“BMSM might be one of my favorite bands on the planet. With a horn section to kill for, a drummer that can put me in a beat coma instantly, and a knack for hitting grooves in a pantsless stride, they aren’t easy to ignore,” writes Joel Frieders of SYFFAL.com and he’s not kidding. For a band without a lead singer, Big Mean Sound Machine has character in spades. When assembled from a selection of the finest, well-lubricated, musically brilliant human components, the final result is the aural equivalent of positive feeling, “…the embodiment of feeling… delicious,” writes Frieders. People dance when a rhythm moves them, and there’s no defying instinct when Big Mean Sound Machine is on stage.
Anyone who has experienced the band in action knows that their performances are the heaviest and sweatiest. “Incorporating Caribbean, African, and Latin sounds and everything in between, these musicians… sound as though they’ve been playing together since the sandbox days. They transition effortlessly from a collective of trombone, sax, and trumpet to riveting soloists. Then, there is heavy bass before… percussion, guitar, or keys take the limelight, and when [they’re] not playing simultaneously, those who are stepping aside are jamming out as if they were in the crowd with the rest of us,” writes Mary Mistretta, of UpstateLIVE. A polyrhythmic monster with a crisp, constant, unrelenting groove, the band brings together many musical traditions in a unique blend that reinterprets and reanimates live dance music unlike any other band playing today.
At the band’s birth in Central New York State, the founders wanted to set themselves apart artistically while honoring the true, primal reason that people listen to music in the first place: because good music feels good; and though their sound has evolved since their inception in June 2009, they have stayed true to their mission for the better part of a decade. Few bands can trace their roots all the way back to a specific set of values shared in casual conversation among good friends; in the case of Big Mean Sound Machine, honoring the ideas the group was founded on seems to be more of an instinct than a choice.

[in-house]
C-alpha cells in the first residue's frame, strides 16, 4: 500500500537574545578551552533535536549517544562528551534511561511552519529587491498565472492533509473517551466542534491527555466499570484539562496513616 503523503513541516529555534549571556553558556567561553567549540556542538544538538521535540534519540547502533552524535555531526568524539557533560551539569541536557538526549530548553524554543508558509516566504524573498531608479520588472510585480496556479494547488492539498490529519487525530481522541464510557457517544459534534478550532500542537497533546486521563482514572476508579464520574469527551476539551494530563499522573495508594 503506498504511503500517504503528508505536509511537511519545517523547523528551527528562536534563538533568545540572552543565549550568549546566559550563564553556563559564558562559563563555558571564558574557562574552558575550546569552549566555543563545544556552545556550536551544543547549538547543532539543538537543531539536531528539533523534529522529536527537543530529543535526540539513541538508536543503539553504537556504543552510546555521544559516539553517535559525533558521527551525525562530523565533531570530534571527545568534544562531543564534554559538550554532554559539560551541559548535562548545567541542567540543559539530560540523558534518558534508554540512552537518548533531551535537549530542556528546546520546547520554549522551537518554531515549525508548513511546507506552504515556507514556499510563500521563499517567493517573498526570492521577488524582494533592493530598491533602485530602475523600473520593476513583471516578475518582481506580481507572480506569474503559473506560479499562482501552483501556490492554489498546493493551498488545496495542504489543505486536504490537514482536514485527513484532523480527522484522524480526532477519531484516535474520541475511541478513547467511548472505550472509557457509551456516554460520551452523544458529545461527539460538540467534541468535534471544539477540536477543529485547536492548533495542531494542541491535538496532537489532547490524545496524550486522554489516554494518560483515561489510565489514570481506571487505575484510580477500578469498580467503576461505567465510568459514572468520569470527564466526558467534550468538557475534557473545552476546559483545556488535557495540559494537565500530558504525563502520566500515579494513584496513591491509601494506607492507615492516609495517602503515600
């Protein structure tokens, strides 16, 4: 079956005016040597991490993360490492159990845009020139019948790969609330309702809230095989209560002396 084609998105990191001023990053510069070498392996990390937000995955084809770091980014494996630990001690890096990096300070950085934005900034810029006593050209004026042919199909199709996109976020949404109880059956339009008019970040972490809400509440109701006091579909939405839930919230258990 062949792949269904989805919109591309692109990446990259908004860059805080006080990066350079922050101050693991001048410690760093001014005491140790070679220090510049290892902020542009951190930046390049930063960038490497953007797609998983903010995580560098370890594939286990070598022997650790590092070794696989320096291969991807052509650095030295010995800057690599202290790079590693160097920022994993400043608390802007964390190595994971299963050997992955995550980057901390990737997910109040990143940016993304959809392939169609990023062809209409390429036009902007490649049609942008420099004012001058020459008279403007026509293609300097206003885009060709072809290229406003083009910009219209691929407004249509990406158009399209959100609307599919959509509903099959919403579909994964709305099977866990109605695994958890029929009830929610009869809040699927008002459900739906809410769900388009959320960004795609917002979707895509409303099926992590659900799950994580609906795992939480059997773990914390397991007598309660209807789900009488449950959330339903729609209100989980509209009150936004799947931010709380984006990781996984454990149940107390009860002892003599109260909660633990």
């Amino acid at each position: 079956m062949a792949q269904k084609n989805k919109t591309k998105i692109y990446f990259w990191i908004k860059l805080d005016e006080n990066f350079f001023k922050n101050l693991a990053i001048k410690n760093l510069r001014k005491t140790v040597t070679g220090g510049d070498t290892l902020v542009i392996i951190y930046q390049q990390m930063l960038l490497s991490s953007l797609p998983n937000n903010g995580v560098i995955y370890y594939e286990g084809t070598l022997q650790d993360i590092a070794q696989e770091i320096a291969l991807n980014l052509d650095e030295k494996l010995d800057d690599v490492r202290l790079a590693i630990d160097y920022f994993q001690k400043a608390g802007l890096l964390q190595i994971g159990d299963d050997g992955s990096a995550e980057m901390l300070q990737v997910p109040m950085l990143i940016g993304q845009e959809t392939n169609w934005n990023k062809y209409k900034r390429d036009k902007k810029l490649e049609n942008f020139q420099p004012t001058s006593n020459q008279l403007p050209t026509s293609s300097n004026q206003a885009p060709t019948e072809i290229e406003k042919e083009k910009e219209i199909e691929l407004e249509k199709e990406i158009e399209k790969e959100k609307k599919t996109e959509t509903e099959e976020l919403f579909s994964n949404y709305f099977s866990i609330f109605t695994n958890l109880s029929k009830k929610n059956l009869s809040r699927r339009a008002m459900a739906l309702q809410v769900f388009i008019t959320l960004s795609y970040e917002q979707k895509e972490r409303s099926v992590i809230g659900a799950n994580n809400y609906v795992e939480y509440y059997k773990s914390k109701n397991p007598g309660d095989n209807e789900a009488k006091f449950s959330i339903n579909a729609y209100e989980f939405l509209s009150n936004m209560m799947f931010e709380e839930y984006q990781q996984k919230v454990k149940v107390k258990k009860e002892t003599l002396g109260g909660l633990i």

Big Mean is contemporary proof that it’s possible to create art that stimulates the body while also challenging the mind to explore beyond the status quo. “For the listener who stops shaking to pay attention at a Big Mean show, they can find a musical education,” writes Josh Brokaw of The Ithaca Times. Borrowing elements from traditional afrobeat, roots reggae, ethiojazz, and funk among others, “Big Mean’s [style] is not easily captured by the precise, genre-parsing descriptors of a contemporary music press that’s uncomfortable admitting to being surprised with a new sound,” writes Brokaw. Their instrumental soundscapes have no overt messages yet they’re anything but barren. “You get the feeling of walking the streets in a city late at night as those who are up to no good are coming out of their homes searching for their next score,” writes Bryan Lasky of NYSmusic.com. “Seamed together by an amazing rhythm section… the core of the group commands attention while providing a passionate and constant groove,” boasts Vinyl Fluid Records, noting the fact that this purely instrumental band stimulates audiences both physically and cerebrally, though devoid of vocal indoctrination. The theme the band delivers again and again through evolving rhythms and melodies is to enjoy music for its creativity and musicality, and the way it makes you feel in every sense of being able to feel.